November 28 marked the gathering of the Italian expat community in Brussels. Converging for a presentation of economic-geopolitics, multiple guest speakers came to talk to the Italian expats about Italy, Europe, and global markets after Trump’s election.
Italy has a long history of market-minded expats in Belgium. Beginning in the middle ages, traders came to Flanders selling goods and many even came as representatives of Italian multinational banks (Medici). More Italian immigrants came in the first part of the 20th century, settling mostly in Charleroi. Since then, the Italian community continues to thrive; with Italian expats being the second largest expat community in Belgium with a population of around 156,000.
Being a multinational city, Brussels is where the majority of new Italian expats reside. Of the population of Brussels, 30% are Expat communities – 13% of that is the Italian expats. Equating to about 33,000 Italians in Brussels, this makes the Italian expat community the 4th biggest in Brussels, after the French, Romanian and Moroccans.
The Italians are the 4th Expat community in #Brussels 🇧🇪 Today major Italian 🇮🇹 stakeholders are gathering in Brussels at BNP Paribas Fortis to talk about the future @salvorlando11 👌 @welovebrussels #ExpatAtBNPPF #BrusselsExpress #welovebrussels pic.twitter.com/EMGg4Co46q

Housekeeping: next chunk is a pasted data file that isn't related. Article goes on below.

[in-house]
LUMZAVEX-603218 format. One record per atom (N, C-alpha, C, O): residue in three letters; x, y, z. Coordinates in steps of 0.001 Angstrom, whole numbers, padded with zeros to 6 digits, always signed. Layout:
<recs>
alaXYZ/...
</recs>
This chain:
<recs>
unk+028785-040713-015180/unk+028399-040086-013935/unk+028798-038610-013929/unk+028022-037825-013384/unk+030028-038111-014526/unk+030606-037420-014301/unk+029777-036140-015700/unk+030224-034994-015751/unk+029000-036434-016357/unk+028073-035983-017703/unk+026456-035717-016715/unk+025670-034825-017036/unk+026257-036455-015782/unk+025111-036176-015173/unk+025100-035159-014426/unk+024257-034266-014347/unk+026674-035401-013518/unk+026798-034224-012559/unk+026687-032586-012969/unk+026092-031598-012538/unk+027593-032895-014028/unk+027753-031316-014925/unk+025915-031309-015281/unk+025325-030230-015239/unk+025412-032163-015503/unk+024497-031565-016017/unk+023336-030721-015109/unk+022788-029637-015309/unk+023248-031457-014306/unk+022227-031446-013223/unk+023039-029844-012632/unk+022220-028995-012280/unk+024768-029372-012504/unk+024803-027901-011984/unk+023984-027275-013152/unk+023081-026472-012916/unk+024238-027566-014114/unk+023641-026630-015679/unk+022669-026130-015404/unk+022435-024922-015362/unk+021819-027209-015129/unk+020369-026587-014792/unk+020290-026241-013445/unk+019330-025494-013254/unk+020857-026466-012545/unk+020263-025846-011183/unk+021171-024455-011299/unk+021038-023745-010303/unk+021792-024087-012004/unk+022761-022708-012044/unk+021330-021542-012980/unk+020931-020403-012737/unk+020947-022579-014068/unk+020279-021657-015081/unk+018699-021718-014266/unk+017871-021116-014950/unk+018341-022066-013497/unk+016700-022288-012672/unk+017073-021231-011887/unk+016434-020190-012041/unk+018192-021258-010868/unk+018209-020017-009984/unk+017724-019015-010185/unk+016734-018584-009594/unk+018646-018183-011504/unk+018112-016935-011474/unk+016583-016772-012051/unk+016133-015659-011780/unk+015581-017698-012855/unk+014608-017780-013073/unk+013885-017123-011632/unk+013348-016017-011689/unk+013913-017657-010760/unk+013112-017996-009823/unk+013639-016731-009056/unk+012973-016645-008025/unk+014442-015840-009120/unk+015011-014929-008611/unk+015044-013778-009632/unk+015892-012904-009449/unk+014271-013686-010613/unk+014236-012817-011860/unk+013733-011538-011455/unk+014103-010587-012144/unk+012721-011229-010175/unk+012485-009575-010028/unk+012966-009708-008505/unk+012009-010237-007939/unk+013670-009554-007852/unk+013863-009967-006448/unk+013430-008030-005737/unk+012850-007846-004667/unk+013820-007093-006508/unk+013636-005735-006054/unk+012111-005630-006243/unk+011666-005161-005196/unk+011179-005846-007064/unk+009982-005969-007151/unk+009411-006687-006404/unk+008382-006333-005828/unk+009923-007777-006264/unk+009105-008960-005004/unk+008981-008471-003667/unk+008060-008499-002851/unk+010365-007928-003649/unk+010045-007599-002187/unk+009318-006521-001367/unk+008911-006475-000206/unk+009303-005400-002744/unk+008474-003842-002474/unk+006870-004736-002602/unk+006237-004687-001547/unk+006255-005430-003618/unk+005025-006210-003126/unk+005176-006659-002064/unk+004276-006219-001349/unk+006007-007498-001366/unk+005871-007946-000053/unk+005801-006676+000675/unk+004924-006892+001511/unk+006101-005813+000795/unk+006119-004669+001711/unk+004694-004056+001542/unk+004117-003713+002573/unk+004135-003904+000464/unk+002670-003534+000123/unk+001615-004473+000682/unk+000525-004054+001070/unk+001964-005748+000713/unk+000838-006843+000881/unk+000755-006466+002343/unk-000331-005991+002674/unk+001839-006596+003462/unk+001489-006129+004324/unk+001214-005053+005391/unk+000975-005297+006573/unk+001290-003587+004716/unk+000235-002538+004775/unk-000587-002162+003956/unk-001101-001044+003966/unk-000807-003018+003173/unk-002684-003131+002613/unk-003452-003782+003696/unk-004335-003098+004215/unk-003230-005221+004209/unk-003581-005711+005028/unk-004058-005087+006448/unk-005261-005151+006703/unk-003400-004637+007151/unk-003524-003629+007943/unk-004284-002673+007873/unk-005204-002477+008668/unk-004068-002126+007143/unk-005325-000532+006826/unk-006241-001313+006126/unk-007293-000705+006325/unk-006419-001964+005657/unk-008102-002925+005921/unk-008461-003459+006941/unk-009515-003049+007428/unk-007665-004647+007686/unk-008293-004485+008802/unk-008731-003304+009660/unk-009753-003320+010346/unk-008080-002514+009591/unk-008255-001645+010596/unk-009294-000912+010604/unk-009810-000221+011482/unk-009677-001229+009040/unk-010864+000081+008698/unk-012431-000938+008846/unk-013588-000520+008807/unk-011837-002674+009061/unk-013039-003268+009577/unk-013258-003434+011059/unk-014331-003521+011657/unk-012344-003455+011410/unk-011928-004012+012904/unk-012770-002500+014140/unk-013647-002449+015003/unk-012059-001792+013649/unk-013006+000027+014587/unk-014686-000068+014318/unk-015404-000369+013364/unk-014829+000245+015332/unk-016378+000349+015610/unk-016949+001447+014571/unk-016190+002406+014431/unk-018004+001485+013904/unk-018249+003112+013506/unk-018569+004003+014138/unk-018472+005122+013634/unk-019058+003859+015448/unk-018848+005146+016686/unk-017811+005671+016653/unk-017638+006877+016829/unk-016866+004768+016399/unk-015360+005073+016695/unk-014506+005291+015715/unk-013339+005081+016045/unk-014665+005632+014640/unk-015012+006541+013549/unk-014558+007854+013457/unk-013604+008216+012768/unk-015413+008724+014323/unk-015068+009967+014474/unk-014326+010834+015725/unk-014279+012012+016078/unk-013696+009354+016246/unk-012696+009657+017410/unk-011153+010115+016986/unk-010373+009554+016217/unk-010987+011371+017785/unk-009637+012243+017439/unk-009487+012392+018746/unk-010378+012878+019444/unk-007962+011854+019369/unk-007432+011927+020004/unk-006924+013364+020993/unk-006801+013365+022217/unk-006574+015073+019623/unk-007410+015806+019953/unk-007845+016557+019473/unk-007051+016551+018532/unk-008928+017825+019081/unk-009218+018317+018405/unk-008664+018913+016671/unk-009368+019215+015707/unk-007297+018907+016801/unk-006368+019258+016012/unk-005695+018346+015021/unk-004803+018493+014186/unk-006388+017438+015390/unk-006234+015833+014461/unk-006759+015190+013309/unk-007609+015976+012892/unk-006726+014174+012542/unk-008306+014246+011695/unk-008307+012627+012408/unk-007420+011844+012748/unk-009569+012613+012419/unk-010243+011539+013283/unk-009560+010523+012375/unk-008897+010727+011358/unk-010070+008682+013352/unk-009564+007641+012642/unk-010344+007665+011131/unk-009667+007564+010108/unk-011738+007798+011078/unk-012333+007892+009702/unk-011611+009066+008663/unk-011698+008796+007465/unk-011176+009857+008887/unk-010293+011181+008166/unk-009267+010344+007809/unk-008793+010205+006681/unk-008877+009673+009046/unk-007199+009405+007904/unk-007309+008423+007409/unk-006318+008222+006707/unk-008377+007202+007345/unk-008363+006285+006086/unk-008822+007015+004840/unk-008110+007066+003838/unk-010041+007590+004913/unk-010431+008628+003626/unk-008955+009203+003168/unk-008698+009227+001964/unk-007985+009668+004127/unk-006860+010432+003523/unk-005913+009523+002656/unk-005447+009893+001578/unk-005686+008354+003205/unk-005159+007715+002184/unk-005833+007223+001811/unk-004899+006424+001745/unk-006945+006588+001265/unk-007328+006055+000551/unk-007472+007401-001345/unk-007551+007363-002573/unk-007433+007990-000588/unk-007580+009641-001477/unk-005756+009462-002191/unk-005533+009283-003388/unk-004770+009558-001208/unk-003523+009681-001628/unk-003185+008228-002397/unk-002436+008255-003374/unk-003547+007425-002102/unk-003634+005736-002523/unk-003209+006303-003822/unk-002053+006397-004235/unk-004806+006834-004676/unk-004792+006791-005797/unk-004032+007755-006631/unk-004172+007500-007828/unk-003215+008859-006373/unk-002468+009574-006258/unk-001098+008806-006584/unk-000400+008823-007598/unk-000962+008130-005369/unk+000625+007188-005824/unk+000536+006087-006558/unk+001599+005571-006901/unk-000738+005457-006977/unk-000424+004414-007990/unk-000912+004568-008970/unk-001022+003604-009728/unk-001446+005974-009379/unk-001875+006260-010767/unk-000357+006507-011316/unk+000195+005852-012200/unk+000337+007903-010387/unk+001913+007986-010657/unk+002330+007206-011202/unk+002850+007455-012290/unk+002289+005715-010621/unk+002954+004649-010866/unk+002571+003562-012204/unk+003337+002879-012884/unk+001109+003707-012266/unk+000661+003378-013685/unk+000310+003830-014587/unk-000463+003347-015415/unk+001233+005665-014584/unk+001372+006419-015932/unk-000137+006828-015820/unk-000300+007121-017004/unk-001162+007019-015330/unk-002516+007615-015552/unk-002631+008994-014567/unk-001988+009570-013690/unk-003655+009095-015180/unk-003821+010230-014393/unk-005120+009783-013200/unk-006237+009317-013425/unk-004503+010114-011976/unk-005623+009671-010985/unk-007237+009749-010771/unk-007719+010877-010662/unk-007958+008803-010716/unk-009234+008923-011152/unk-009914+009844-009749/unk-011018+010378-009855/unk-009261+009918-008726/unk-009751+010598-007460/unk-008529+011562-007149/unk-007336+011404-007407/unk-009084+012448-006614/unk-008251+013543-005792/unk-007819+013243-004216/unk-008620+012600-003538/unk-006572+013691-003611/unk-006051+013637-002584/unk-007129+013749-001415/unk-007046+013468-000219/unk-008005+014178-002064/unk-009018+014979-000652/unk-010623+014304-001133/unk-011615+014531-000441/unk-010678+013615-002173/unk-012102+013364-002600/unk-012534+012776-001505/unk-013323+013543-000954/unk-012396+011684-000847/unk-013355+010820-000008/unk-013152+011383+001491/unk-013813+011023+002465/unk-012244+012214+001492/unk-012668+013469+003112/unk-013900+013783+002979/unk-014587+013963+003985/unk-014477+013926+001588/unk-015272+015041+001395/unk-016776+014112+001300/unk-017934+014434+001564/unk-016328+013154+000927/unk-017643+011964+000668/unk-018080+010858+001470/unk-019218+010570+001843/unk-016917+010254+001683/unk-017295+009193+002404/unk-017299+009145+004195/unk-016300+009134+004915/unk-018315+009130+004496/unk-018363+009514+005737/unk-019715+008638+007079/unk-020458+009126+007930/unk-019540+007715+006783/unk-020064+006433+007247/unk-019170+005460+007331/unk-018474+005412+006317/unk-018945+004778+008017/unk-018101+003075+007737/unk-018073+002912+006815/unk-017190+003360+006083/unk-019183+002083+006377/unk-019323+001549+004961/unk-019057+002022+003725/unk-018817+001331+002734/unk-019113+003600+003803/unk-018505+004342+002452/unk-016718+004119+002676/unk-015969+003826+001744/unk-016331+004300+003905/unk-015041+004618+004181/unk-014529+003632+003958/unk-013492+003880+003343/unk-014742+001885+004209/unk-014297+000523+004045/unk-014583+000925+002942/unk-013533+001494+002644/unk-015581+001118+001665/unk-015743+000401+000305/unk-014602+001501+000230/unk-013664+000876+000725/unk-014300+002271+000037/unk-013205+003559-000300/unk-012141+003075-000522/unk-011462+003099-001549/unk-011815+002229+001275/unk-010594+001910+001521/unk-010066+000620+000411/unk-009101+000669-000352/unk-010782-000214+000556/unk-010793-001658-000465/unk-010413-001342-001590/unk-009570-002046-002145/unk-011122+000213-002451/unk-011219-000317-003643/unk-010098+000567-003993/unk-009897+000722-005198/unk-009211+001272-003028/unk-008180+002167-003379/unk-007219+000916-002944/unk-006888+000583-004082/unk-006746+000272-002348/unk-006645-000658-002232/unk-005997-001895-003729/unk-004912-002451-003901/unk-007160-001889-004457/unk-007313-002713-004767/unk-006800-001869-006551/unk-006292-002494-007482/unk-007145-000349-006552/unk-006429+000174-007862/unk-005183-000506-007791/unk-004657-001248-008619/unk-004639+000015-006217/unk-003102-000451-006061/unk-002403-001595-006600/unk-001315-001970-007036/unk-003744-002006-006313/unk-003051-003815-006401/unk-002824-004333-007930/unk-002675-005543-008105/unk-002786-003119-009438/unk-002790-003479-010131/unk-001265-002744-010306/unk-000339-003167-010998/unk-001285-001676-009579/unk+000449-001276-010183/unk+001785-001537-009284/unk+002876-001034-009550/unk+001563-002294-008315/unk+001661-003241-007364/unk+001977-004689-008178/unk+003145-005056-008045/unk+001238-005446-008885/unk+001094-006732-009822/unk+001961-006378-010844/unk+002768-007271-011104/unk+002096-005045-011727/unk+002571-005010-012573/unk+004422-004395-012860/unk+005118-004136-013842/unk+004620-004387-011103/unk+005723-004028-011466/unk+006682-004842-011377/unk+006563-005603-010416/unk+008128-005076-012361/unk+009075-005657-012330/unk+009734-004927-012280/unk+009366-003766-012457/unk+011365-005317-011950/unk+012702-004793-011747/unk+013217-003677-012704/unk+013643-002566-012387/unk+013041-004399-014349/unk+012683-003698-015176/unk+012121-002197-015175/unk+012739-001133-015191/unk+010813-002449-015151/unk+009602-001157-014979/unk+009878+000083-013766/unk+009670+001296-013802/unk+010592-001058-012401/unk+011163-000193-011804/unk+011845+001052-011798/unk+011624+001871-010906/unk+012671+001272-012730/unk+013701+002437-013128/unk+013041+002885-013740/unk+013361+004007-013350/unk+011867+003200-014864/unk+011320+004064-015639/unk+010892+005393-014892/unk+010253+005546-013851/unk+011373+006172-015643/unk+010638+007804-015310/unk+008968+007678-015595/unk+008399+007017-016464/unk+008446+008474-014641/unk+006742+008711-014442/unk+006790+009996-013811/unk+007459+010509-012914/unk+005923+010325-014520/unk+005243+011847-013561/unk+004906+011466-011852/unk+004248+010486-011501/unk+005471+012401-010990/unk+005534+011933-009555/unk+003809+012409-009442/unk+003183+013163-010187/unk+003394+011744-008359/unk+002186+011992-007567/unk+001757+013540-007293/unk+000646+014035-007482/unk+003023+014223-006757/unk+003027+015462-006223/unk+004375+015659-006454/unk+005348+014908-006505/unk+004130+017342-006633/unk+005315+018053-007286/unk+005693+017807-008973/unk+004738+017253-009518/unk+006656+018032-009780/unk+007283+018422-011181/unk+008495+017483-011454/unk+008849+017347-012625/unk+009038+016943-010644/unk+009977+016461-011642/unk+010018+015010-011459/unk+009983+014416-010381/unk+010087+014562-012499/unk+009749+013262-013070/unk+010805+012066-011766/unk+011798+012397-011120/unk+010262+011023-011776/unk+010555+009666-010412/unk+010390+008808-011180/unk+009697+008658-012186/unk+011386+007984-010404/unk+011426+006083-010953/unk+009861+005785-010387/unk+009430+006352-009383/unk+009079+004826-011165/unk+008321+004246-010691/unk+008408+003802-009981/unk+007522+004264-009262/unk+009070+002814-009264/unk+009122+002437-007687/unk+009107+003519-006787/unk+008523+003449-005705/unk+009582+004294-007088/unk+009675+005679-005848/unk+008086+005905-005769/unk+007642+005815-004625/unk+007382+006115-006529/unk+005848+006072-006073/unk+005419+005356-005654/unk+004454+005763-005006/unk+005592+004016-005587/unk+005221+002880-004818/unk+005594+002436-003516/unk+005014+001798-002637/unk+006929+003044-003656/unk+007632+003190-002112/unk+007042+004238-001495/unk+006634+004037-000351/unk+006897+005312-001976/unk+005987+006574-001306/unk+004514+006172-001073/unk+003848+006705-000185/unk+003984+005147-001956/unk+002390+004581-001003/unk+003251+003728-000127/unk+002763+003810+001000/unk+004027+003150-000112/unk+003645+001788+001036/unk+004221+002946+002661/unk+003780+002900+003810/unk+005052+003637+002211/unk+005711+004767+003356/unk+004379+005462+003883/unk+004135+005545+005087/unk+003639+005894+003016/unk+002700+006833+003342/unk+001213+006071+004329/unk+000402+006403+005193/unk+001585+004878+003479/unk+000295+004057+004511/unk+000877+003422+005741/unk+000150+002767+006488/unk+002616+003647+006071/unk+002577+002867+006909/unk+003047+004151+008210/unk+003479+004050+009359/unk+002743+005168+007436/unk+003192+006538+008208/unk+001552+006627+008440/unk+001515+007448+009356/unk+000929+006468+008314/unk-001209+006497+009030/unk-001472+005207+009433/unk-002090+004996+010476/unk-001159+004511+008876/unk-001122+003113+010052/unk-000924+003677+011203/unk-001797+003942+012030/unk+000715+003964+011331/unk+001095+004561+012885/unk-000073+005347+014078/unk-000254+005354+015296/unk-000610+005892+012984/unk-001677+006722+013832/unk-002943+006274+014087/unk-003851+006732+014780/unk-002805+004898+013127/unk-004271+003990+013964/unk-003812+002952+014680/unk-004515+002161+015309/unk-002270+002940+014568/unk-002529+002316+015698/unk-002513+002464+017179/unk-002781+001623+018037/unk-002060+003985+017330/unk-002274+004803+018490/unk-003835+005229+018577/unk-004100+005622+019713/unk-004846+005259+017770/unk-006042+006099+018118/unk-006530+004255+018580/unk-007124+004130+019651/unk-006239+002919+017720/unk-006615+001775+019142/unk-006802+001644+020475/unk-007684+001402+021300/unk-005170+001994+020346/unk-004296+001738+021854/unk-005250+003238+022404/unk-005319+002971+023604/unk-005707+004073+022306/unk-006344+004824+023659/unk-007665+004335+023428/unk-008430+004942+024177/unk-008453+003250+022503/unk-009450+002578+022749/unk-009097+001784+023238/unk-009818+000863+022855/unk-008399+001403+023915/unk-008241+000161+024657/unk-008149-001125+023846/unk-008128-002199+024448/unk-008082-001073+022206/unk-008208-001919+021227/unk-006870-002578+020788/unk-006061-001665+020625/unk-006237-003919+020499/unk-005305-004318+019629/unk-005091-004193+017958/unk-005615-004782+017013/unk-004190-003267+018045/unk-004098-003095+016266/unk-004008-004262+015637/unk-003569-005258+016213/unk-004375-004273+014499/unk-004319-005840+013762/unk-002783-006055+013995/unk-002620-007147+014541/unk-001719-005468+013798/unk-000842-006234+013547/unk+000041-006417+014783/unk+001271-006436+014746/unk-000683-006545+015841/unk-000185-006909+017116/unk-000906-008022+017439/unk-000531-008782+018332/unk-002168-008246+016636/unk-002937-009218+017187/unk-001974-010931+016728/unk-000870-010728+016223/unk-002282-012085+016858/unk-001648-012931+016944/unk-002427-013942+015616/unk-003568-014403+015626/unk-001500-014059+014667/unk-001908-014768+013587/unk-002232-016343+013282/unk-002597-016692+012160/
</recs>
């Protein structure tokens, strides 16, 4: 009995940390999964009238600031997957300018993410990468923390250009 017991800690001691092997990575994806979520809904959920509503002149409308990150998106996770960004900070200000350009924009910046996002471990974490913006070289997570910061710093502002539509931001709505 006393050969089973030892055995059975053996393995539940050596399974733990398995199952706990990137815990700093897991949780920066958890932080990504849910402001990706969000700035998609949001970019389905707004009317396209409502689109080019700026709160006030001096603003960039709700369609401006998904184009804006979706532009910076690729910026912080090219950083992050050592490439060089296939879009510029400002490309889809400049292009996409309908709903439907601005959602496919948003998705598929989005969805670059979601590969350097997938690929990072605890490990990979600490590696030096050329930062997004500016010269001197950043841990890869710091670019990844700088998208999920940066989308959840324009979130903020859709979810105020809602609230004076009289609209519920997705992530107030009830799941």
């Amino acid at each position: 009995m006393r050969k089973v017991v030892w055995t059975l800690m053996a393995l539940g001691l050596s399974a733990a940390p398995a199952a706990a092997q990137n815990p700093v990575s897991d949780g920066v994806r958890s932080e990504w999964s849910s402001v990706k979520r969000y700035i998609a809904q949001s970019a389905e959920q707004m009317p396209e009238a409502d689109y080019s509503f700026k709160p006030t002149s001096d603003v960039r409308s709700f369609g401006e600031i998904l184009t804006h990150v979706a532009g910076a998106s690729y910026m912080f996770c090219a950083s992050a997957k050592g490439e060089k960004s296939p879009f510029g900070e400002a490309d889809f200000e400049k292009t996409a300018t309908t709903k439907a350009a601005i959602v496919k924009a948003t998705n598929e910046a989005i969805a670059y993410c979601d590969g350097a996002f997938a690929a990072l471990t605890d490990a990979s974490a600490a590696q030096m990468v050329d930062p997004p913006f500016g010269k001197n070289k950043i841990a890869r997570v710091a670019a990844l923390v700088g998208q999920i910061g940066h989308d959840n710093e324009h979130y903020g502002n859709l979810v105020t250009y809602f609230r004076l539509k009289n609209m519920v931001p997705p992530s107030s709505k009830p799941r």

— Brussels Express (@ExpressBrussels) November 28, 2017
“Many Italians that come to Belgium now are trained professionals. They work for major private companies, NGOs or the EU institutions” says Salvatore Orlando, Head of Expatriates at BNP Paribas Fortis. “Some younger Italians come as entrepreneurs, and their projects can be seen through the many high-end retailers in Brussels” he concludes.
The flow of Italians to Belgium from 2000-2007 remained between 2000-2700 per year; in 2008 that number increased to 3655 and has been significantly increasing ever since; with over 6000 Italians moving to Belgium in 2014.
Seeing the increase, Orlando thinks that meetings like those on the 28th, are a good way for Italian expats to network; expanding the Italian community but solidifying it into a close and personable entity where members could share goals, create opportunities and synergies within the community.
With the increased Italian migration and changes within the EU from Brexit, there may come even more opportunities for Italian expats to live and work in Brussels. Further solidifying for an already solid group.